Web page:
Teaching

Spring 2023 courses - quick facts

Math 561 Algebraic and Geometric Methods in Statistics

    • Mondays & Wednesdays 11:25am - 12:40pm

    • At a glance:

Input:
interest in applied data analysis and new techniques for developing statistical models,
critical thinking &
skepticism,
enthusiasm for learning new
concepts.
Output:
an
understanding of nonlinear algebra and its impact in statistics,
deep knowledge of exponential families and what role model structure plays in applied data analysis,
experience in working with non-traditional data such as sparse networks in an applied field,
an understanding of the state of the art in testing model/data fit.

    • Interactive and not a traditional exam-based course:

      • Homework;

      • Group projects;

      • Communication and presentation an essential element for PhD students.

    • As I say on day 1 of each semester:
      This can be your class. Make it work for you.

What is this course about?

Algebraic statistics as a field started in the 1990s at a convergence point between computational algebra and mathematical statistics. The motivation for this set of blended tools was applied analysis of categorical data and design of experiments. The early days saw a flourish of theoretical research about algebraic, geometric, and combinatorial methods that can be useful in statistics. In the recent decade, there has been a strong push for applications, as detailed for example in this overview paper.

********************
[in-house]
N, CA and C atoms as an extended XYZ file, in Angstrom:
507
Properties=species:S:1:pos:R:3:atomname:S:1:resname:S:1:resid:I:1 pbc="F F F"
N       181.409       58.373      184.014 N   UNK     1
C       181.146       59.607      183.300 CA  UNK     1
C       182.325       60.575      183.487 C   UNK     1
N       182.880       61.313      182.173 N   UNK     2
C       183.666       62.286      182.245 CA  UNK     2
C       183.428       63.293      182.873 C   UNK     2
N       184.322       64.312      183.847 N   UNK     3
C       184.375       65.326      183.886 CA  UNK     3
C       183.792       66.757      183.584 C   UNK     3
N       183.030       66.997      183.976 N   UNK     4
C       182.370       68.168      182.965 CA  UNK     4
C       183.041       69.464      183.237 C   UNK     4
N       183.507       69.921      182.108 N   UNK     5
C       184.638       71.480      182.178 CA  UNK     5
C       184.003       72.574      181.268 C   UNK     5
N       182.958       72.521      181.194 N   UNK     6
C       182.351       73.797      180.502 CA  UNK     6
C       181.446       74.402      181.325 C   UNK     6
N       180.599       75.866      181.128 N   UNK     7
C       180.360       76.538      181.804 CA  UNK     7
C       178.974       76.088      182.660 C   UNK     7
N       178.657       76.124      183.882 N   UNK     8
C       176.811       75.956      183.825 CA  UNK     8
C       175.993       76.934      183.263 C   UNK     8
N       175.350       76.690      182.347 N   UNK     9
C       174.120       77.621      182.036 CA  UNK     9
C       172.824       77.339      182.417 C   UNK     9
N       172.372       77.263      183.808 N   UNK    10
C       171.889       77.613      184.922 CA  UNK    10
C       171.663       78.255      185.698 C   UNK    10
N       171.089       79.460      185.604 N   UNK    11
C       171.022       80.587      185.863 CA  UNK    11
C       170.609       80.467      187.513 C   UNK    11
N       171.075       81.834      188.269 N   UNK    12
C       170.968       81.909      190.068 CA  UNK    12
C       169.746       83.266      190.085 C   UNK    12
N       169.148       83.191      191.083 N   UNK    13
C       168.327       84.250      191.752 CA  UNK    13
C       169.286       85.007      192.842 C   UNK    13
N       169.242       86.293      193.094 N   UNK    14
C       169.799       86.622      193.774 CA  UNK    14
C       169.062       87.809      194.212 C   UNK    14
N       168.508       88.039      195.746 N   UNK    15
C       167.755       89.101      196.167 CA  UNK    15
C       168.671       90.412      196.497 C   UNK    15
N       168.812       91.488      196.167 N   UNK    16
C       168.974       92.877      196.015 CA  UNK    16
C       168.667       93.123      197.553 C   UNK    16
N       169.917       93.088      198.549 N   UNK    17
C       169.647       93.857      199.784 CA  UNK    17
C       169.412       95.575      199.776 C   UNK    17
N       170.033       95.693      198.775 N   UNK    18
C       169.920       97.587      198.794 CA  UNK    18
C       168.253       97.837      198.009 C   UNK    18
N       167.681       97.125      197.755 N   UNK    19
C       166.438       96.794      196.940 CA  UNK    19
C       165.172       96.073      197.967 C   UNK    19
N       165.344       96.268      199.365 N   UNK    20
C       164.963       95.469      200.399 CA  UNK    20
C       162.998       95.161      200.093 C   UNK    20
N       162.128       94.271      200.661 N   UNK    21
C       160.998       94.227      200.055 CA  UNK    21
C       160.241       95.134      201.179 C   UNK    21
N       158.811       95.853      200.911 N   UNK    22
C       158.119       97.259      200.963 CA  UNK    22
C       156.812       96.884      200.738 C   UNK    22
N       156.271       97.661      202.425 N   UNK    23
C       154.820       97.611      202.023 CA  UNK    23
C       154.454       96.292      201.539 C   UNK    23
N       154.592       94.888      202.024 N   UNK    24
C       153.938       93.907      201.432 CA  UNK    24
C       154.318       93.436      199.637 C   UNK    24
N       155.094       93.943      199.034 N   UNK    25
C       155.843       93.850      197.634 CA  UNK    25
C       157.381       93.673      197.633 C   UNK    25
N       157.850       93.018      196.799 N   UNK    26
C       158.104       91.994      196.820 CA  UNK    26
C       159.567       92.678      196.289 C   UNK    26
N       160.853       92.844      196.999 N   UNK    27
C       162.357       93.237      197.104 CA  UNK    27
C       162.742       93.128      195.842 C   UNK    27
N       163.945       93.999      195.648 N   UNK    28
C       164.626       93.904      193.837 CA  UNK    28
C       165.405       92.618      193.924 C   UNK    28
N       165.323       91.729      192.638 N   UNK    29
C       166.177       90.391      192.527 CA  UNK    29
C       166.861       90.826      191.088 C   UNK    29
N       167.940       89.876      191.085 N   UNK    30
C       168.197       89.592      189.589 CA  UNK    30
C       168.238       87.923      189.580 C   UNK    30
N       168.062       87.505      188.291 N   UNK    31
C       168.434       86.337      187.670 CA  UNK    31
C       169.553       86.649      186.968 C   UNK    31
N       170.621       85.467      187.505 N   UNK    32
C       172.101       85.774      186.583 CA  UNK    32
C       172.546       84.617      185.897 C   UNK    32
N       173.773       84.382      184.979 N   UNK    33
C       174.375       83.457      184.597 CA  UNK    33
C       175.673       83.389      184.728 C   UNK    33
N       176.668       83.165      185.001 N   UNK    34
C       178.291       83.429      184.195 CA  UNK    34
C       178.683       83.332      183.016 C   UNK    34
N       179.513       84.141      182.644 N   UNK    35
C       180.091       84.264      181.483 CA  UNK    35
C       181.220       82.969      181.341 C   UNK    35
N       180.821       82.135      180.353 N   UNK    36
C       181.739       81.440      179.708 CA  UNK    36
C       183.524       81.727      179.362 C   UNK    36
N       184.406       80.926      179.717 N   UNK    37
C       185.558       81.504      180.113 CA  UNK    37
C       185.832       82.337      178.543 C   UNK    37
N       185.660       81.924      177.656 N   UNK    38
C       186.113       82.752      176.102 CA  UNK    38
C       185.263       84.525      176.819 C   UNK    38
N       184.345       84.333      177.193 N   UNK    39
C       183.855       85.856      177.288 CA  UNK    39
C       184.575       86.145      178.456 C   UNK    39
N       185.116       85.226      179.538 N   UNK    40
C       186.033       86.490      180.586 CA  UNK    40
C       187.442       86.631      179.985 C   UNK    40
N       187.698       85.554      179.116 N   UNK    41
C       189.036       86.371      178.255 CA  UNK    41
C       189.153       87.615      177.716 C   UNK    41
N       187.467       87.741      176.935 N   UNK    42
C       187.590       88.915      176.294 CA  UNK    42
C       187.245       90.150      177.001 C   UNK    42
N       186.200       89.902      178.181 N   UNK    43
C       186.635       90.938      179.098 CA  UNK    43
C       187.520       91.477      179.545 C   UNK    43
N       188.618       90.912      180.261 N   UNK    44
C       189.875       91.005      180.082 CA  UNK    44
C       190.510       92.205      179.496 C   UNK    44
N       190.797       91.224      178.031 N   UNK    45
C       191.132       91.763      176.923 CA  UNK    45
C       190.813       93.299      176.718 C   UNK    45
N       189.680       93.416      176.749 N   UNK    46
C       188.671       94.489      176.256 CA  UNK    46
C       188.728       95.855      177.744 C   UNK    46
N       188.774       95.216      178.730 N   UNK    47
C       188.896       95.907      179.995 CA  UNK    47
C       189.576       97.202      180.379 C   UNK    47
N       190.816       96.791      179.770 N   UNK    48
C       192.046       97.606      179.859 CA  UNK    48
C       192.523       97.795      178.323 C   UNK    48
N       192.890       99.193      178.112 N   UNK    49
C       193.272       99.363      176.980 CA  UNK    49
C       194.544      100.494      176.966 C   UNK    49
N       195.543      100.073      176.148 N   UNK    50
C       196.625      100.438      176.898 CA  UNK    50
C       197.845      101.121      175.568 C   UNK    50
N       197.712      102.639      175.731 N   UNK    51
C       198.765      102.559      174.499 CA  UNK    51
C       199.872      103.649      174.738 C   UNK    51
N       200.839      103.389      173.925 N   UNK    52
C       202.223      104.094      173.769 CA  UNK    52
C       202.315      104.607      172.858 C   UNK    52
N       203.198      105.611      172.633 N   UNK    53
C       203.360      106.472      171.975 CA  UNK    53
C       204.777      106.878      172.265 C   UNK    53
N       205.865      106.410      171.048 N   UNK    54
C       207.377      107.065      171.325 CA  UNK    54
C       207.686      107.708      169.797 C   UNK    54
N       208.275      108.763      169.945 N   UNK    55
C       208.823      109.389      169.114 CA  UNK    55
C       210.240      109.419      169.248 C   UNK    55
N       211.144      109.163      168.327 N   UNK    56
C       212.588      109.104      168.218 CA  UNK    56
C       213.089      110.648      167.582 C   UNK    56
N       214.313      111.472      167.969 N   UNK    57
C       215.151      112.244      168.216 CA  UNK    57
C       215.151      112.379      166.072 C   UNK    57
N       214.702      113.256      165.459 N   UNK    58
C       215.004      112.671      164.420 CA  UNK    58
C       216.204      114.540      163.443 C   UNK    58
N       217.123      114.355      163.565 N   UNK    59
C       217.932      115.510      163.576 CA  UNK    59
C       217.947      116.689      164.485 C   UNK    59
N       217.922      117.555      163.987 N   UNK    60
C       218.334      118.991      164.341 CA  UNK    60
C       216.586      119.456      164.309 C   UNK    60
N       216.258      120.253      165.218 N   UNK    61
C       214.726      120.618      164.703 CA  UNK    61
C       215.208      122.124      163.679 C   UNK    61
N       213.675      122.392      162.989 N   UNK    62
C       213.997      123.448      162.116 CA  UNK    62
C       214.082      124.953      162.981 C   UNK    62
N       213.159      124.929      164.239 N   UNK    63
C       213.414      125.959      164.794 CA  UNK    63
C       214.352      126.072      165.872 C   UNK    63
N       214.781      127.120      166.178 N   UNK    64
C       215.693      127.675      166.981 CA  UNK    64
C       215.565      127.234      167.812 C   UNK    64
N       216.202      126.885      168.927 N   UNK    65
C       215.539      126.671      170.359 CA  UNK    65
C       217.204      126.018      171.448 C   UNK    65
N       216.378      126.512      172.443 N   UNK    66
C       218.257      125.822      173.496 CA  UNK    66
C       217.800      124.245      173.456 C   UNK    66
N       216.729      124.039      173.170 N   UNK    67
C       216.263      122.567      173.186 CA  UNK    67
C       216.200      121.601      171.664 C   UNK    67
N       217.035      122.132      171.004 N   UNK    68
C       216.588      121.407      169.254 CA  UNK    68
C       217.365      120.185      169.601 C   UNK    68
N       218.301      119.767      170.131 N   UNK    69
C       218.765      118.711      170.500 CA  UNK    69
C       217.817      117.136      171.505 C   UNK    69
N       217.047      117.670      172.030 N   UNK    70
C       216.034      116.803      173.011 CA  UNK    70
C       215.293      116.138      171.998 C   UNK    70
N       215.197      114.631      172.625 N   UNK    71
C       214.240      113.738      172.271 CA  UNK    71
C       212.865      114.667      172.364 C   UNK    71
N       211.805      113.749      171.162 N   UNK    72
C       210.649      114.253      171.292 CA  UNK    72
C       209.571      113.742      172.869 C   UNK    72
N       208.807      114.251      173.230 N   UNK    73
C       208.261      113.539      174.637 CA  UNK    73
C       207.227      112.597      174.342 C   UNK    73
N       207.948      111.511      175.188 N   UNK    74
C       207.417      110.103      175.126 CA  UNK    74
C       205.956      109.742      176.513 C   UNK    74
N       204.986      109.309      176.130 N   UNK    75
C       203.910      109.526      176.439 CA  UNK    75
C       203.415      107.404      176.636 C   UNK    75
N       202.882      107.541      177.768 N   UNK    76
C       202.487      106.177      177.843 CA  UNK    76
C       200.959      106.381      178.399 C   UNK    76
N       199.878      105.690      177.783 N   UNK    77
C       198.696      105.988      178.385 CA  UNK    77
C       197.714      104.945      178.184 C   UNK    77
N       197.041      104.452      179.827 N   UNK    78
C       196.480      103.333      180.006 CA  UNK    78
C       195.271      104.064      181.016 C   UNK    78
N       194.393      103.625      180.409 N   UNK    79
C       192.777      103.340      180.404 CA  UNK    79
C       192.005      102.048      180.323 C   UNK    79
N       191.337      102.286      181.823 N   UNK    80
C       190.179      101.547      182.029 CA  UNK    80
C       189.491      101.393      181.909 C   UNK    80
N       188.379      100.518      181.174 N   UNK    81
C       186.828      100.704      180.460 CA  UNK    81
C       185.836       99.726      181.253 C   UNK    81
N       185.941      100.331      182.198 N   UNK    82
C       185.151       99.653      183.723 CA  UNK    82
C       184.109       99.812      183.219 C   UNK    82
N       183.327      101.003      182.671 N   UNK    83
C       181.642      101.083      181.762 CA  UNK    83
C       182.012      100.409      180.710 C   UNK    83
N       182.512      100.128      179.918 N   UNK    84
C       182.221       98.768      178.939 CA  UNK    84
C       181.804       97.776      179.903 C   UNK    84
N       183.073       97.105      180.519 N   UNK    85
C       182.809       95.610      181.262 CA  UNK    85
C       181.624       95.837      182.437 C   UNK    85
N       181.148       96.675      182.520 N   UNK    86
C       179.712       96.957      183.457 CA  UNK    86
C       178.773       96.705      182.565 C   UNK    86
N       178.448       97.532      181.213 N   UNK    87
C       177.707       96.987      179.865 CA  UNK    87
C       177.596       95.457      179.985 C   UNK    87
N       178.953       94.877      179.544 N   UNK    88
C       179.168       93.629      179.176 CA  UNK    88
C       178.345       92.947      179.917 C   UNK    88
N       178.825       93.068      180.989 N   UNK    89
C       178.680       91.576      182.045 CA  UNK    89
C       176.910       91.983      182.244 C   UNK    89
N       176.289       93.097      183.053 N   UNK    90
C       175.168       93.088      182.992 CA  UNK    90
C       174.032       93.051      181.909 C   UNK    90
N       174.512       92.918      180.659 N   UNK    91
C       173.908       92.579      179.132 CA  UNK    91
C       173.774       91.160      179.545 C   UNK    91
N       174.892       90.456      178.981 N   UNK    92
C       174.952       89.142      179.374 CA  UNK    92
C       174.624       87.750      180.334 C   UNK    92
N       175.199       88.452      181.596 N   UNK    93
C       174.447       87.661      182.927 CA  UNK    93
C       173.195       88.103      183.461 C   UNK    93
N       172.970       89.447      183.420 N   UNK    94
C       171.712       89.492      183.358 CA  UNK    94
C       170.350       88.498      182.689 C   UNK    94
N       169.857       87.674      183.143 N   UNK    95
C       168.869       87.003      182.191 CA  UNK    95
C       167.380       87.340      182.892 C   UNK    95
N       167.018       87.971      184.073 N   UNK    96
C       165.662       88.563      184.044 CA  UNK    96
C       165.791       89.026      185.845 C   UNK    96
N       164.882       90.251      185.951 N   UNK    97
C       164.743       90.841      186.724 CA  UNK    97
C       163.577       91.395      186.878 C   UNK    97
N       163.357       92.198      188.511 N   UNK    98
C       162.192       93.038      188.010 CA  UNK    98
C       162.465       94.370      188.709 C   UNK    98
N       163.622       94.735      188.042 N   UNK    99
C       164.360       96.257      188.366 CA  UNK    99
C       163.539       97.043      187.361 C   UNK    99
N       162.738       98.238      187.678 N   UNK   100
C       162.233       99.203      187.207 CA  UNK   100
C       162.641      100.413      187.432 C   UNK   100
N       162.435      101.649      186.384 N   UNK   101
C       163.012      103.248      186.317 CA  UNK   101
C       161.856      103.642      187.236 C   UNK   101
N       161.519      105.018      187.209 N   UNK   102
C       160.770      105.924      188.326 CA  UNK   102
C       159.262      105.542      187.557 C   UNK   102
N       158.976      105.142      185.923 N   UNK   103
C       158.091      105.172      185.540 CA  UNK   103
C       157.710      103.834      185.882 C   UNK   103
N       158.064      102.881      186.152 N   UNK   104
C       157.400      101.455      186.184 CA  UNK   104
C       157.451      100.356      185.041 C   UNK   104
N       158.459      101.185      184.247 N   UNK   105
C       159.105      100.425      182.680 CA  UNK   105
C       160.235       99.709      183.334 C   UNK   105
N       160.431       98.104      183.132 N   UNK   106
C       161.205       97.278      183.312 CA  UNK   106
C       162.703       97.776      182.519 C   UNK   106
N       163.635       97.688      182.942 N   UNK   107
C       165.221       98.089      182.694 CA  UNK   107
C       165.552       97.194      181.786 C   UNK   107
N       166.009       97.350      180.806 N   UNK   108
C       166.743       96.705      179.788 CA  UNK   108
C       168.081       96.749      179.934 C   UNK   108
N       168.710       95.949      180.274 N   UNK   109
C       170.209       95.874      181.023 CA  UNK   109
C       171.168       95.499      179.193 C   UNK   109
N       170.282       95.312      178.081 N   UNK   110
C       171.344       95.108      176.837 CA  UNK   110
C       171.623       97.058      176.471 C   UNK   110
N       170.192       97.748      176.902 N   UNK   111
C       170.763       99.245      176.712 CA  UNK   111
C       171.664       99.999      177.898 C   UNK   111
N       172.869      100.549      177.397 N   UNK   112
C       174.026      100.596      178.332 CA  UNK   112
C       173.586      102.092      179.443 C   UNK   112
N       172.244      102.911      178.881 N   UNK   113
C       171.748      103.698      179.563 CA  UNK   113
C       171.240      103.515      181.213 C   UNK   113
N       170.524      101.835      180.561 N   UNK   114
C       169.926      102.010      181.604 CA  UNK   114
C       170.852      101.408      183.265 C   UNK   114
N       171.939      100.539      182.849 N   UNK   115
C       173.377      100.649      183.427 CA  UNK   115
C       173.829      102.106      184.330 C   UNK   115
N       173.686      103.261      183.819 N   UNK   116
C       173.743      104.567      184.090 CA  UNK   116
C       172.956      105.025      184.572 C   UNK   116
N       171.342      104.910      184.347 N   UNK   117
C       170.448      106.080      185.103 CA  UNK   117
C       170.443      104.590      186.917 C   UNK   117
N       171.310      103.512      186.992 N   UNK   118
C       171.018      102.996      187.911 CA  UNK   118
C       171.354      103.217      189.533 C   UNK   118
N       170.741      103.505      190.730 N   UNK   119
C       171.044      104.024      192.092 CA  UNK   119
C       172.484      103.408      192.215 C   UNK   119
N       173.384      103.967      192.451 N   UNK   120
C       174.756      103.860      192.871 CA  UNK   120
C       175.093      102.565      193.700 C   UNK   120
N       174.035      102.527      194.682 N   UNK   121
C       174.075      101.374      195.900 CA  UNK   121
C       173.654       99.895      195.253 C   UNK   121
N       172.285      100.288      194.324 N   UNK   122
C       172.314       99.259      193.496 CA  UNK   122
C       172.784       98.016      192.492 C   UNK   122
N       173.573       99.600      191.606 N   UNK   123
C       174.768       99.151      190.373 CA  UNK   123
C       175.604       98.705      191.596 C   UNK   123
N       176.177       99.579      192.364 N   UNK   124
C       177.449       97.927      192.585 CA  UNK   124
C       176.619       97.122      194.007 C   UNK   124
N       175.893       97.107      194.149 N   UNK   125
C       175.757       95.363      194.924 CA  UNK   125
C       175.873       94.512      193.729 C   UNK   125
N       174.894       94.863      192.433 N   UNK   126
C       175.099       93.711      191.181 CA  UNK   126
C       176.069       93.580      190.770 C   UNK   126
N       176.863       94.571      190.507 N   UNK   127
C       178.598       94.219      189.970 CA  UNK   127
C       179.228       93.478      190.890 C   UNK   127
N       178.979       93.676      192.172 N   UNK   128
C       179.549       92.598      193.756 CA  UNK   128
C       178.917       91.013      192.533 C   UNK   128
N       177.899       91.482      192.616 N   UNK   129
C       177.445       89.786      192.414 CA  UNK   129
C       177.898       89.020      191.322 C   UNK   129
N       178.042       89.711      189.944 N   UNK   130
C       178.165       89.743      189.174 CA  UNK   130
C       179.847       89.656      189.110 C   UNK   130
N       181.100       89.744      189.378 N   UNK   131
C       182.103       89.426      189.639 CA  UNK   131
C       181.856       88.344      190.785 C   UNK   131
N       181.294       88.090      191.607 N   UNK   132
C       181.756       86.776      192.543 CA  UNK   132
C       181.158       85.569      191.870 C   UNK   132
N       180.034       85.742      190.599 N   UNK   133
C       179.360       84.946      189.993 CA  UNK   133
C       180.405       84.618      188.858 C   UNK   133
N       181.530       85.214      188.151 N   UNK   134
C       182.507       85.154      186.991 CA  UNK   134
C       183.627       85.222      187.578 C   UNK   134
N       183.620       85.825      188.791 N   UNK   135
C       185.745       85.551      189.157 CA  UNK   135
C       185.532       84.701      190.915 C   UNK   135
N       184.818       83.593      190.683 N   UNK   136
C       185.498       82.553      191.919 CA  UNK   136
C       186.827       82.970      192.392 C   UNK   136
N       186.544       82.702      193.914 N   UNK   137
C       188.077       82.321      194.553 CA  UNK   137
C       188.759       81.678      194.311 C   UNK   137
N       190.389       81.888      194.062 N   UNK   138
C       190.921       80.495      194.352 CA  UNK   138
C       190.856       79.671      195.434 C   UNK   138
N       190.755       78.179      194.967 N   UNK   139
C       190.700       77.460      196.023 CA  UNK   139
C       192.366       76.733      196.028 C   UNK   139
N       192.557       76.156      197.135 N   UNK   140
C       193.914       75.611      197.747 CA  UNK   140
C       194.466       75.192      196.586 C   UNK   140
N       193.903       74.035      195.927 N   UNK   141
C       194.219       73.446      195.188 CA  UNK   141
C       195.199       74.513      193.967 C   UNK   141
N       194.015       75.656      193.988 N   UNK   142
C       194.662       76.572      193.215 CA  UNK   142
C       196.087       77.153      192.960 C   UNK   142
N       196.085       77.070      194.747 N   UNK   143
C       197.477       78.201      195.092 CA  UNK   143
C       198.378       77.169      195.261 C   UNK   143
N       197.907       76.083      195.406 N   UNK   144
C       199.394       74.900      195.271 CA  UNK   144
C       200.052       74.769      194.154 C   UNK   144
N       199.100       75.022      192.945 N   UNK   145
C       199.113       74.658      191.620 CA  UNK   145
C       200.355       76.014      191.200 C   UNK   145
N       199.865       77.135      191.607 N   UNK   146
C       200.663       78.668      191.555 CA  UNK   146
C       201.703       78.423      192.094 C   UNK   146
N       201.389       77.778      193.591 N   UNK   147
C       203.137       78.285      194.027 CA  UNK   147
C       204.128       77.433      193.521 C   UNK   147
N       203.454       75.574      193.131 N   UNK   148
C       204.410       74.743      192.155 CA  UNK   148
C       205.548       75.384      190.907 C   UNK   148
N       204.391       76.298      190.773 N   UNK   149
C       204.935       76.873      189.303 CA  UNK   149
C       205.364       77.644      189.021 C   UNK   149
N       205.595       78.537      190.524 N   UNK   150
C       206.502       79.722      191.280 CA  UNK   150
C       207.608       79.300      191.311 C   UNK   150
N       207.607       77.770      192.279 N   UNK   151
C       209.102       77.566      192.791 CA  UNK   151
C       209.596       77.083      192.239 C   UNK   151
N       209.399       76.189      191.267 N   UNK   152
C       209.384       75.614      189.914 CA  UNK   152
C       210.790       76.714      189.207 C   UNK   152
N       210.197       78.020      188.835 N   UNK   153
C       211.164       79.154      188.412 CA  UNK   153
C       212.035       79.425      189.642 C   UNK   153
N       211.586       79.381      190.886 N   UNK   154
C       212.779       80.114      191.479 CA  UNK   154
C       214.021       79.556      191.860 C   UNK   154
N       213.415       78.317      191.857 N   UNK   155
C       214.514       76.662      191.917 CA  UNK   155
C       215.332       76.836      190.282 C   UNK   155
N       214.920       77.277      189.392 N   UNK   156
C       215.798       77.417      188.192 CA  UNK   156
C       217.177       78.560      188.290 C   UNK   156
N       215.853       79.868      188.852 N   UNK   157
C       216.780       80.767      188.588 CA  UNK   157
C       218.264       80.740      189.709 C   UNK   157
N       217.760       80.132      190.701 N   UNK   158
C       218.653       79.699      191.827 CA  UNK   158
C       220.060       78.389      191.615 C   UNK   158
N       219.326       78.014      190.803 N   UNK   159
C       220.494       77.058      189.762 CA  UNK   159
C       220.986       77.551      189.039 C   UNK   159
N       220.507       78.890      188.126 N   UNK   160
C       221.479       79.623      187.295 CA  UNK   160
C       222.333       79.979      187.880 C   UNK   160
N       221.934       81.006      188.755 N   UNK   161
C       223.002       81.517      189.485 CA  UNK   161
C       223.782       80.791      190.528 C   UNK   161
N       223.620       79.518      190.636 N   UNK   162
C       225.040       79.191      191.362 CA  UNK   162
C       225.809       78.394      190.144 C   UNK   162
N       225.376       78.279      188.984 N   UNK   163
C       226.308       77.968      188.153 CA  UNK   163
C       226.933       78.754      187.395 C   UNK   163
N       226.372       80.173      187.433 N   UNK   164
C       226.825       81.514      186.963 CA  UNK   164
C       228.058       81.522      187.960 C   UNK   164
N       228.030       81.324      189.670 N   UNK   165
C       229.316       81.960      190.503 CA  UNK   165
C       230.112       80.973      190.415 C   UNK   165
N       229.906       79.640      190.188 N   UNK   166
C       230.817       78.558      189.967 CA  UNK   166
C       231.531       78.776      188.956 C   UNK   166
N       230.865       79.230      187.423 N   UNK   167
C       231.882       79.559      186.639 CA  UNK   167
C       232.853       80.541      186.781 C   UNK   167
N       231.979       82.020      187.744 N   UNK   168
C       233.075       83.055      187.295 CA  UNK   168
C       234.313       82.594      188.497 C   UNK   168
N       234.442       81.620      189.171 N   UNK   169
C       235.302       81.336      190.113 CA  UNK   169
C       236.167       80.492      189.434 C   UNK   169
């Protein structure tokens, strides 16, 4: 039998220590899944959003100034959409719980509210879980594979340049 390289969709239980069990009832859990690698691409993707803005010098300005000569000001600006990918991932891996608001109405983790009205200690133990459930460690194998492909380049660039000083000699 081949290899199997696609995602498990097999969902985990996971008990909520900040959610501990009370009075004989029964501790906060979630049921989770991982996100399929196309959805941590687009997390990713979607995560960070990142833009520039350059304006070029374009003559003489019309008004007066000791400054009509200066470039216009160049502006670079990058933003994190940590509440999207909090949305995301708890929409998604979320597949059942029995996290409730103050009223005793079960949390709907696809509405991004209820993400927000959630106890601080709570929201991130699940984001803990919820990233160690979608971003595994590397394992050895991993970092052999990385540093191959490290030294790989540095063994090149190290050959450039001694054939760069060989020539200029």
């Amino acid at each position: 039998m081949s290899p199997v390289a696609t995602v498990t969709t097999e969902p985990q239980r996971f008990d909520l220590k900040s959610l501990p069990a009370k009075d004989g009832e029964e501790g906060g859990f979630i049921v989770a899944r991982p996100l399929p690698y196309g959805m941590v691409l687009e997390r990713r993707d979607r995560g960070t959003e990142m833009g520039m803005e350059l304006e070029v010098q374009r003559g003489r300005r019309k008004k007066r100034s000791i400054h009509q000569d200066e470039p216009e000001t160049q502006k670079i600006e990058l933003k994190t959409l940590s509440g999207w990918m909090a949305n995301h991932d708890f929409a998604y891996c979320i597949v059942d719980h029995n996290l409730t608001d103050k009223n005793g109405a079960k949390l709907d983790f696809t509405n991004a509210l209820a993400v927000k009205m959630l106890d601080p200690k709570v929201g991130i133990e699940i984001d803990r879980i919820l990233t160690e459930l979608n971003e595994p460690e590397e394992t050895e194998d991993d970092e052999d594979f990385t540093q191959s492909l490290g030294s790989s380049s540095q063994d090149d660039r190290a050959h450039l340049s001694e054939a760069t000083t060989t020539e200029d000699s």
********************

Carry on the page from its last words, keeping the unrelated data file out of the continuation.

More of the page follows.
The course syllabus can be found here.

No exams are planned for this graduate elective course.

Fall 2022 courses - quick facts

Math 431 Computational Algebraic Geometry &
Math 530 Applied Computational Algebra

    • Tuesdays & Thursdays 11:25am - 12:40pm

    • At a glance:

Input:
openness to new ideas in mathematics,
critical thinking & skepticism,

enthusiasm for learning new concepts.
Output:
general understanding of
nonlinear algebra,
experience in solving systems of polynomial equations,
an understanding of the state of the art in symbolic computation.

    • Interactive, with participation being a grade component:

      • AhaSlides! (or similar) interactive quizzes for working through examples in the lectures;

      • Campuswire as the main communication platform (wiki-style, social style, quick, easy to use).

    • Respectful of many facets of humankind (share your culture! share your experience! you are valued!) and inclusive (choose your method of participation: anonymous (yes, it counts for credit), vocal, written, share your identity, ... This is your class. Make it work for you.

What is this course about?

Be singular*! Learn about solving polynomial systems in math 431/530

This is a cross-listed course in non-linear algebra. It covers the basics of how to solve systems of polynomial equations, a task you'd think everyone knows how to do... but since this is about nonlinear systems, it is a surprisingly difficult problem with a rich geometric backbone and open problems in algorithm design. The course will offer you a chance to learn the theory -- from first principles -- of non-linear algebra, which is increasingly important in applications from statistics to engineering and geometric modeling. We will focus on the theory to enable you to study an applied problem of your choice through a group course project.


*What is a singular point?